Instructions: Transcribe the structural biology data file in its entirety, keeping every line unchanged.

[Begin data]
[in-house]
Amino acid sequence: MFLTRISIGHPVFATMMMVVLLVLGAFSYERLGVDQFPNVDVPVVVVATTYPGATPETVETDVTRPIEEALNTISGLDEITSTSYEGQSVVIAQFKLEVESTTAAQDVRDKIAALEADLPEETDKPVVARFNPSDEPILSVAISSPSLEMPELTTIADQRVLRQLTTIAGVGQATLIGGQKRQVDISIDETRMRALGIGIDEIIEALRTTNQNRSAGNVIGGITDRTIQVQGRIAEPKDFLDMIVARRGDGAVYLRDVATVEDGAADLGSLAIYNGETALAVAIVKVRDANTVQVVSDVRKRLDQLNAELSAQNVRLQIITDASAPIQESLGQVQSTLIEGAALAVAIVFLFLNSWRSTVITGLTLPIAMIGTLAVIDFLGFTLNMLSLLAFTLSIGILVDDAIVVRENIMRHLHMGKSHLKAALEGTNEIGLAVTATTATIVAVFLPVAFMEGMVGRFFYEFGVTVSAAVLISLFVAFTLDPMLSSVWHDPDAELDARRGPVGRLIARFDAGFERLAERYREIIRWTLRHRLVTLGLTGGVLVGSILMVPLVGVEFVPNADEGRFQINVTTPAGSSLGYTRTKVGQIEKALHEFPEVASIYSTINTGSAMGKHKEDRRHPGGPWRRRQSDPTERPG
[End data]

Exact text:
[in-house]
Amino acid sequence: MFLTRISIGHPVFATMMMVVLLVLGAFSYERLGVDQFPNVDVPVVVVATTYPGATPETVETDVTRPIEEALNTISGLDEITSTSYEGQSVVIAQFKLEVESTTAAQDVRDKIAALEADLPEETDKPVVARFNPSDEPILSVAISSPSLEMPELTTIADQRVLRQLTTIAGVGQATLIGGQKRQVDISIDETRMRALGIGIDEIIEALRTTNQNRSAGNVIGGITDRTIQVQGRIAEPKDFLDMIVARRGDGAVYLRDVATVEDGAADLGSLAIYNGETALAVAIVKVRDANTVQVVSDVRKRLDQLNAELSAQNVRLQIITDASAPIQESLGQVQSTLIEGAALAVAIVFLFLNSWRSTVITGLTLPIAMIGTLAVIDFLGFTLNMLSLLAFTLSIGILVDDAIVVRENIMRHLHMGKSHLKAALEGTNEIGLAVTATTATIVAVFLPVAFMEGMVGRFFYEFGVTVSAAVLISLFVAFTLDPMLSSVWHDPDAELDARRGPVGRLIARFDAGFERLAERYREIIRWTLRHRLVTLGLTGGVLVGSILMVPLVGVEFVPNADEGRFQINVTTPAGSSLGYTRTKVGQIEKALHEFPEVASIYSTINTGSAMGKHKEDRRHPGGPWRRRQSDPTERPG